The Johnson government is committed to a major expansion of wind power – which is all very well until the doldrums arrive, as happened in early September with a spell of windless, halcyon weather. For 100 percent renewable energy, wind power would have to increase fivefold in the UK from its current level. In the meantime, we are unduly dependent on the kindness of others to keep the lights on. France, under an increasingly hostile President Macron, has already threatened to shut down the interconnectors between France and England and between France and Jersey, in a dispute about fisheries.
As I write, the France-England interconnector, which was recently compromised by fire, is supplying 2.6 percent of UK demand. That could almost certainly be made up by alternative domestic capacity, though that would result in another increase in the wholesale electricity price. By the way, such a move by the French would adversely affect Ireland, which has been dependent on British-generated electricity to make up its own shortfall this year. But, regrettably, our compatriots in Jersey could not sustain demand without French power.
Will we have to import green hydrogen when the hydrogen economy takes off? This is imminent – as I shall explain in a future article. But the Johnson government’s stance on this critical question is also unclear.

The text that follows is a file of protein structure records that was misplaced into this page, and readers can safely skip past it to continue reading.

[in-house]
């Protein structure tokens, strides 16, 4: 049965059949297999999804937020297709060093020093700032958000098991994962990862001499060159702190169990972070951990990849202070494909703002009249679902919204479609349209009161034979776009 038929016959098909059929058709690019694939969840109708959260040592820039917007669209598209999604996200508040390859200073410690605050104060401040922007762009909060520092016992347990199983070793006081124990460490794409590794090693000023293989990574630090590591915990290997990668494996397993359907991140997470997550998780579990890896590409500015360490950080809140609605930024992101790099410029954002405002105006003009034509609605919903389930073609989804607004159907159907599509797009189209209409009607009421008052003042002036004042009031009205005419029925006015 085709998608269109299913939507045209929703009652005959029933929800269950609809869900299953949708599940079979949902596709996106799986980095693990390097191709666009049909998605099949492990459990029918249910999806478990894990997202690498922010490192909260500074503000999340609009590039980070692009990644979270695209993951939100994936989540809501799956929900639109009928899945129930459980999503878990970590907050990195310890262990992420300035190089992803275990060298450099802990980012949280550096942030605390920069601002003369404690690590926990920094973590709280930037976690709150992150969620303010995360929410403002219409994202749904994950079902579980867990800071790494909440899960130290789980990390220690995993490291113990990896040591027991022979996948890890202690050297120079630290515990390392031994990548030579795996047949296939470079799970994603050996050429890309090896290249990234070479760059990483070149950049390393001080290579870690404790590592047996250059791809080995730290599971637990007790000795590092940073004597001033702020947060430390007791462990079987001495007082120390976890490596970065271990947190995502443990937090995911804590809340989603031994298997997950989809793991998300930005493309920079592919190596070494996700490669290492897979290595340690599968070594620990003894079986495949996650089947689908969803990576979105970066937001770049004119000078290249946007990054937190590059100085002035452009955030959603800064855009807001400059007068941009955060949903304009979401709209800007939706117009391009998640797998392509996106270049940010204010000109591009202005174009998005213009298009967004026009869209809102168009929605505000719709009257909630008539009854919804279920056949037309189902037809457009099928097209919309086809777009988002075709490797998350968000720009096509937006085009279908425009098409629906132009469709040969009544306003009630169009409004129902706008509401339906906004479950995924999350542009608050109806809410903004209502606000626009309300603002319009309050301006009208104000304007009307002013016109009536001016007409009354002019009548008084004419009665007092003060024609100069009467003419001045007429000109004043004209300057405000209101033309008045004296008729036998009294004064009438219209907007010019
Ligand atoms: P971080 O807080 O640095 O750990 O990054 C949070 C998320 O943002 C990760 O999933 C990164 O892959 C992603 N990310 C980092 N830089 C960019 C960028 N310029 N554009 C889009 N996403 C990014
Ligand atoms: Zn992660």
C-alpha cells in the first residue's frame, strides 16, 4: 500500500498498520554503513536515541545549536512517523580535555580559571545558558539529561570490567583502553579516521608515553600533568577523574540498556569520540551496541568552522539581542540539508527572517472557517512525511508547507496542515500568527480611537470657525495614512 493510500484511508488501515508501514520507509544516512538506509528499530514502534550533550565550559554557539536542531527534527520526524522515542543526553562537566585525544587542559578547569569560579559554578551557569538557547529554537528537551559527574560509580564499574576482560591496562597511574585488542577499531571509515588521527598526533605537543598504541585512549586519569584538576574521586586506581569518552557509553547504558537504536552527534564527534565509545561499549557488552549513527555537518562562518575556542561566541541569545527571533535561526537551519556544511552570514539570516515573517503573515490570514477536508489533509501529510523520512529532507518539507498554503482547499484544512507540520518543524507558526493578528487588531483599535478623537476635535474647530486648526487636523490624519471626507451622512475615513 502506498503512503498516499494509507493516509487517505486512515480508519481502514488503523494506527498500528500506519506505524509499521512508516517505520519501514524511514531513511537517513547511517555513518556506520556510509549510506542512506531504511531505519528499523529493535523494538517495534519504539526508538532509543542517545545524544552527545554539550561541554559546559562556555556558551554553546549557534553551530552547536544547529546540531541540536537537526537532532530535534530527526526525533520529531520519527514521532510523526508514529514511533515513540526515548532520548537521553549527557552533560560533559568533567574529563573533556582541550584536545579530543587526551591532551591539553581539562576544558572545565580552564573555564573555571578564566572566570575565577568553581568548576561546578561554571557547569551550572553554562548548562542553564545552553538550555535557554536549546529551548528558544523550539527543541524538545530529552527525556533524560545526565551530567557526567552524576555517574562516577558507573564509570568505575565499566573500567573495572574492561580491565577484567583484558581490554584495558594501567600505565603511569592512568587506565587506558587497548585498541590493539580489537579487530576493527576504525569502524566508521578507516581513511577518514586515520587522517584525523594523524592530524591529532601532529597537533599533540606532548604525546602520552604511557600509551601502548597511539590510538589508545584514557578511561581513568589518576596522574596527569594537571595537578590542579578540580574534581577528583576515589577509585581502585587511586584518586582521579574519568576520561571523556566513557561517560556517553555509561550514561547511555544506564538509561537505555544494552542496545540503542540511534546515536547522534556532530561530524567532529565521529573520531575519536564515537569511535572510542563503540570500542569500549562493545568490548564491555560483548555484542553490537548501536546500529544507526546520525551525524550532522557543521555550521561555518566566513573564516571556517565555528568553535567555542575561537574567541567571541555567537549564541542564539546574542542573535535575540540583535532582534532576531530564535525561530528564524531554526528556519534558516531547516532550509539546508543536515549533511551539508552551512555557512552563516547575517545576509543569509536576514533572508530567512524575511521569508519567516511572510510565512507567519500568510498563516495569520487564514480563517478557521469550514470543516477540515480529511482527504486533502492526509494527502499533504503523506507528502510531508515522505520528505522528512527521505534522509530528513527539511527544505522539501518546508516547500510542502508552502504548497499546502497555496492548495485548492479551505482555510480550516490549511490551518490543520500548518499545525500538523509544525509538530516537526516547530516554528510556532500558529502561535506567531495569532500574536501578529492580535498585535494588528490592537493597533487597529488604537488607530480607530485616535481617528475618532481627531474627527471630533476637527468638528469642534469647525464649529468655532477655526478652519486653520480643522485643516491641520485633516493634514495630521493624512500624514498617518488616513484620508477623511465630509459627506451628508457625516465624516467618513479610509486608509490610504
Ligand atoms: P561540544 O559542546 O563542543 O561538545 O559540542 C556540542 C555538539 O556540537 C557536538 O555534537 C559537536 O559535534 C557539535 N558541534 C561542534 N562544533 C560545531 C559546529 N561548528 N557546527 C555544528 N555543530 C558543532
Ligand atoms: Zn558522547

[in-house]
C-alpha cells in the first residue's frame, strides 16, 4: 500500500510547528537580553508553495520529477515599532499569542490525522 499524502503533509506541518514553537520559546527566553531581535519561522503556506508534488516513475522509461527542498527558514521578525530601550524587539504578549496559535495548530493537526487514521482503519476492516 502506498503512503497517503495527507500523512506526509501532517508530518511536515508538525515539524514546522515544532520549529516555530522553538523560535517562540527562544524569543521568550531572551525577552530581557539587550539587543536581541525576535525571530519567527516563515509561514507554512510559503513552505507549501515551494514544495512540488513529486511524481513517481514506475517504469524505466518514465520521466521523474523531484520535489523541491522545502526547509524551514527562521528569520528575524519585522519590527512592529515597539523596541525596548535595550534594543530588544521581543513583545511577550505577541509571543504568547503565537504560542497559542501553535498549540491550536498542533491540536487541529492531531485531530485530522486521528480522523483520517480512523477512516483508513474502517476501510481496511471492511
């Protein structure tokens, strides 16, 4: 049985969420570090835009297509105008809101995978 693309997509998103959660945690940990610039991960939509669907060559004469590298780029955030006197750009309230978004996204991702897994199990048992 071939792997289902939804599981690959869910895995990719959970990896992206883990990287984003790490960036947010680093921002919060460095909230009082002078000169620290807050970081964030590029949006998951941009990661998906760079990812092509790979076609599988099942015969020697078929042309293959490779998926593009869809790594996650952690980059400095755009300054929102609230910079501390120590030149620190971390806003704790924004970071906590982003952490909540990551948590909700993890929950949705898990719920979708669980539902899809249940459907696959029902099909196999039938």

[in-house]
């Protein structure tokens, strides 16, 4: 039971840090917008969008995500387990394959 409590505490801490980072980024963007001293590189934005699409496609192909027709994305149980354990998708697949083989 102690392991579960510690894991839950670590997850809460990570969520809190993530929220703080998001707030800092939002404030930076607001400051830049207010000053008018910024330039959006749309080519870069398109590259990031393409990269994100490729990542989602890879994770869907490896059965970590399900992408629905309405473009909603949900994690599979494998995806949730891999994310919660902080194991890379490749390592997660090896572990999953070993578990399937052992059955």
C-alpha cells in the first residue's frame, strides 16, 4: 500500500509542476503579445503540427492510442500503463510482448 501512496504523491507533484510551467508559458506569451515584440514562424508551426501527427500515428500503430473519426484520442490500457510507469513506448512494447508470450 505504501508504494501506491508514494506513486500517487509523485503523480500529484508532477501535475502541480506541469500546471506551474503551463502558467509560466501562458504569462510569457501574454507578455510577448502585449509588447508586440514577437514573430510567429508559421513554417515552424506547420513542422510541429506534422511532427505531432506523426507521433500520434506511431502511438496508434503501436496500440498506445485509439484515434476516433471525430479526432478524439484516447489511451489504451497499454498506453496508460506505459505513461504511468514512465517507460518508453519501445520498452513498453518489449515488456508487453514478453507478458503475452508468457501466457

The government’s strategy to date has been to charge all environmental levies to energy bills rather than by general taxation (some form of carbon tax). These have added around 25 percent to domestic and commercial energy bills, or around £10bn a year, which is roughly equal to the revenue to be generated by the increase in national-insurance contributions due next April. Electricity in Britain was already more expensive than in competitor countries even before this energy crunch. The risk is that this surge in prices will force high-energy manufacturing to move overseas, to countries which have cheaper electricity and less onerous restrictions on CO2 emissions. This week British Glass warned that all British glass manufacturers may have to shift production overseas.
National Grid estimates that demand will peak in the UK around 60 gigawatts in the coming winter. The average winter peak demand for gas is 385 million cubic metres per day. If we get a mild but windy winter, we’ll probably get away with it. But a cold and still winter could plunge us into chilly darkness.
The energy crunch or price-hike (whatever you want to call it) has divided opinion within the commentariat.
Some are saying that we have sacrificed energy security on account of a headlong rush towards net-zero carbon. Business secretary, Kwasi Kwarteng MP, pledged that the national grid would be “entirely green” by 2035 at the Conservative Party conference last week. But renewables are intermittent and there is insufficient back-up generation capacity. It is still not clear what the Johnson government’s policy is on that, though we do know that the PM is a fan of Kermit the frog.